GOVERNMENT has claimed that opposition parties are snubbing the free airtime offered by national broadcaster Zimbabwe Broadcasting Corporation (ZBC) and other local stations to campaign ahead of next month’s polls.
Briefing diplomats and foreign observer missions accredited to cover the country’s August 23 harmonised elections, Media, Information and Broadcasting Services deputy minister Kindness Paradza said: “Our national broadcaster, the Zimbabwe Broadcasting Corporation, has enough personnel to cover the elections. We have studio programmes for all political parties to take advantage of during these elections.
“The broadcaster has time for candidates, then for parties’ manifestos and then constituencies’ indaba. These are offered to political parties for free so that political parties give out their messages free of charge.”
He, however, told the ambassadors and observers that most political parties refuse to utilise the free airtime.
Citizens Coalitions for Change deputy spokesperson Gift Siziba, however, dismissed Paradza’s claims.
“I think the minister is the architect of disinformation. ZBC continues to be extremely partisan and continues to be the mouthpiece of Zanu PF,” he said
“At our rally in Beitbridge, the crew came early at around 8am and took pictures at the venue when the rally was starting at 2pm,” he said.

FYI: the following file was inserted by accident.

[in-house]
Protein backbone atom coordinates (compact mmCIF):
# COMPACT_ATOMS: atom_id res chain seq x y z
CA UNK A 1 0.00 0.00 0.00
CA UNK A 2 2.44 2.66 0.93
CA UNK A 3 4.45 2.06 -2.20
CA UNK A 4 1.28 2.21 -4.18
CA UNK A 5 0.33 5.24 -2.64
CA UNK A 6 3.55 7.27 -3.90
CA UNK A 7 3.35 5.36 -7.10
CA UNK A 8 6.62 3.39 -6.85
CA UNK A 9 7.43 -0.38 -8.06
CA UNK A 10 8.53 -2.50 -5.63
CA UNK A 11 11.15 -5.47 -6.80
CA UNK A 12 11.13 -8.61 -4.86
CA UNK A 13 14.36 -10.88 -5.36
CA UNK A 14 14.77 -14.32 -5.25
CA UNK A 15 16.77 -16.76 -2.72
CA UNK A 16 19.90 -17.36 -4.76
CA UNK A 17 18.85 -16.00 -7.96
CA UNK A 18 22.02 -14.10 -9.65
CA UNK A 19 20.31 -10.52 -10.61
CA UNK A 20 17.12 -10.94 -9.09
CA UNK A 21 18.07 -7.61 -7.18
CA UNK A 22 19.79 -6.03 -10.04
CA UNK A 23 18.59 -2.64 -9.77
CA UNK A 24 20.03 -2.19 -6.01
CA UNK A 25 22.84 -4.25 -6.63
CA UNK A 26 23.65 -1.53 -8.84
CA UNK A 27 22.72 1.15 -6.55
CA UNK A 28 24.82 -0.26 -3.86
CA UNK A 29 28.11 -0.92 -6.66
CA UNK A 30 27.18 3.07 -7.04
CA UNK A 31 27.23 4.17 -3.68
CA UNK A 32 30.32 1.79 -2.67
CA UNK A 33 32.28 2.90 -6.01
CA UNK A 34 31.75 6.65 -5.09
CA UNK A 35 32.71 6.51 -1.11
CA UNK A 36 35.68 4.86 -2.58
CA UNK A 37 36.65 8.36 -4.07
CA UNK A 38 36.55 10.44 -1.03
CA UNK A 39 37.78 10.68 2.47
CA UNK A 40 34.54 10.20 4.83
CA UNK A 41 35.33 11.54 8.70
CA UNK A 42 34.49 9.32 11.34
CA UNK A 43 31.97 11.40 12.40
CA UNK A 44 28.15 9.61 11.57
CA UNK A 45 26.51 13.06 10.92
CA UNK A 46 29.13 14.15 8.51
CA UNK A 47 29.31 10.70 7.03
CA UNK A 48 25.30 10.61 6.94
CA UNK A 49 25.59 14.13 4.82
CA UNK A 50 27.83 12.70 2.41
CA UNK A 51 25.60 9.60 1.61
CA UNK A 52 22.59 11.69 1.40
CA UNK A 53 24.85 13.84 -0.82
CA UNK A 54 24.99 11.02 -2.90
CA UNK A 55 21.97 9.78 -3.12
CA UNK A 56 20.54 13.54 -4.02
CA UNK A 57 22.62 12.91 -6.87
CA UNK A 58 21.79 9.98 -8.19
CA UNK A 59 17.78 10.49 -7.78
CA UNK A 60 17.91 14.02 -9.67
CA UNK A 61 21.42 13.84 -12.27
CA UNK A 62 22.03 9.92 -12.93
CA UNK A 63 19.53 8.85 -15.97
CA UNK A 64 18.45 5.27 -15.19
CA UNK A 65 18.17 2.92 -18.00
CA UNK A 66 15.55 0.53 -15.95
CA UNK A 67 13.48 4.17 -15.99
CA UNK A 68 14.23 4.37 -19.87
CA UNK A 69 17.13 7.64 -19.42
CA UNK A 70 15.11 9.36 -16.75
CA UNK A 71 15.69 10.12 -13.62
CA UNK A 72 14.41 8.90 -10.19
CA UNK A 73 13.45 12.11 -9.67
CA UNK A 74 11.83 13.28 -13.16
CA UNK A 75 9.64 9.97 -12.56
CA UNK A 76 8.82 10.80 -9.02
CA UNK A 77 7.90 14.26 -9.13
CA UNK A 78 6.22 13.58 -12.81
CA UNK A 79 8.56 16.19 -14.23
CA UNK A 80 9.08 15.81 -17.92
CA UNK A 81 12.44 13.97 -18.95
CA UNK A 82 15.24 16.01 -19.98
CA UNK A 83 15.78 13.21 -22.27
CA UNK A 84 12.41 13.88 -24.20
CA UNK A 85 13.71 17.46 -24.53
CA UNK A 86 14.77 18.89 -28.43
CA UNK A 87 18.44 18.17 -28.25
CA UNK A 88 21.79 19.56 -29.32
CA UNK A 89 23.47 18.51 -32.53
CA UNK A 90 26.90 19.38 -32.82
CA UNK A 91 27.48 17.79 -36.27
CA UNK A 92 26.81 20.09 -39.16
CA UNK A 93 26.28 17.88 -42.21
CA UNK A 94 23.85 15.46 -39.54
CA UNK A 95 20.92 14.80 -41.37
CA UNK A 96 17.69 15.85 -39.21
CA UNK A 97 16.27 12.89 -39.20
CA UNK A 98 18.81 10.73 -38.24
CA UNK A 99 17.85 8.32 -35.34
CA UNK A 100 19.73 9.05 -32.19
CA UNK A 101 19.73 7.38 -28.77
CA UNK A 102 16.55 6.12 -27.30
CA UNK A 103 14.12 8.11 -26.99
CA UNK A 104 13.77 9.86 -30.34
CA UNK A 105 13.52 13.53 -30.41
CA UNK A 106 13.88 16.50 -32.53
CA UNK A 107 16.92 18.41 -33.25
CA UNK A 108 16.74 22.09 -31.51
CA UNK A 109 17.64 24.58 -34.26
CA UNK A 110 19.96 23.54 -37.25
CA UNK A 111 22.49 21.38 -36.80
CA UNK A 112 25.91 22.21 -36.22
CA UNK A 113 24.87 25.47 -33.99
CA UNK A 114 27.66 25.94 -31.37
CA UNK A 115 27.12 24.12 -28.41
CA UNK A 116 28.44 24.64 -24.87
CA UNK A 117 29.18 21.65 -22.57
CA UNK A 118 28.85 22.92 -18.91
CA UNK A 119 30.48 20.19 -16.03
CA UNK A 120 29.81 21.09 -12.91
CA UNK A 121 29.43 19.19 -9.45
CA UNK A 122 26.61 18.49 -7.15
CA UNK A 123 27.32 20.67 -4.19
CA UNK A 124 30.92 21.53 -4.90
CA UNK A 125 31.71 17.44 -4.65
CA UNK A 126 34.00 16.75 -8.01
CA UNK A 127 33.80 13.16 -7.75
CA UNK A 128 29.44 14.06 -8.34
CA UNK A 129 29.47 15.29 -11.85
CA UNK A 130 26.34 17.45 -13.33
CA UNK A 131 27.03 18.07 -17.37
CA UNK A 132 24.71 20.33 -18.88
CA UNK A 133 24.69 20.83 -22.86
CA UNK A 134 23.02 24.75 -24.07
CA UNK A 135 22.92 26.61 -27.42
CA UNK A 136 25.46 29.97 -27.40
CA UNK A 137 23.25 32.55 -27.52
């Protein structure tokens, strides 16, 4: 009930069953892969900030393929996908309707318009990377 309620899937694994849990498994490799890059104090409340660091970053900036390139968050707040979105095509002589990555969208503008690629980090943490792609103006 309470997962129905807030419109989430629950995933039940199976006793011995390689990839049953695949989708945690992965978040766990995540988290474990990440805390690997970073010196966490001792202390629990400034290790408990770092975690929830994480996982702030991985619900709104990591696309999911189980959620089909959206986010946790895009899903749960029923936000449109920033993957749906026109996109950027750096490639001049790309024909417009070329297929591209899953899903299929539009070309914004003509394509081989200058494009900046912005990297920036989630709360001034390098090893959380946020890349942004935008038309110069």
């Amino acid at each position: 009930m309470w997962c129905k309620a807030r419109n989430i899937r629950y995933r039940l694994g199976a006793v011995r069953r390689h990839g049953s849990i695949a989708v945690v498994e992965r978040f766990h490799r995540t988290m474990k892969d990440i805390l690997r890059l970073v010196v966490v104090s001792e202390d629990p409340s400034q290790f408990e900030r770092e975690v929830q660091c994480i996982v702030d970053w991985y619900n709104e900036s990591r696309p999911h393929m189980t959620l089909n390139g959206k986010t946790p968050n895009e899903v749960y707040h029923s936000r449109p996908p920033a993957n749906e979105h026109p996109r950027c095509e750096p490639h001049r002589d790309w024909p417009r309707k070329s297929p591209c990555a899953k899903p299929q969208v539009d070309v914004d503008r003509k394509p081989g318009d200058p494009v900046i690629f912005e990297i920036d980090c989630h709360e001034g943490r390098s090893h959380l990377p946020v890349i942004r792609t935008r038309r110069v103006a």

Independent presidential candidate Saviour Kasukuwere has indicated that it is difficult to hold a free and fair elections as his campaign billboards have been vandalised.
Opposition political parties in Zimbabwe have always accused Zanu PF of getting the lion’s share of ZBC airtime.
Addressing the same gathering, Foreign Affairs and International Trade minister Frederick Shava said all diplomatic missions were free to cover the elections.
“All observer missions and diplomatic missions are welcome to cover the elections and I wish to underscore that you are free to make your observations and recommendations in an impartial manner. I assure you that we have nothing to hide as we have conducted free and fair elections before,” he added
Justice minister Ziyambi Ziyambi told the diplomats that election-related cases before the courts might have affect the timely printing of ballot papers. — NewsDay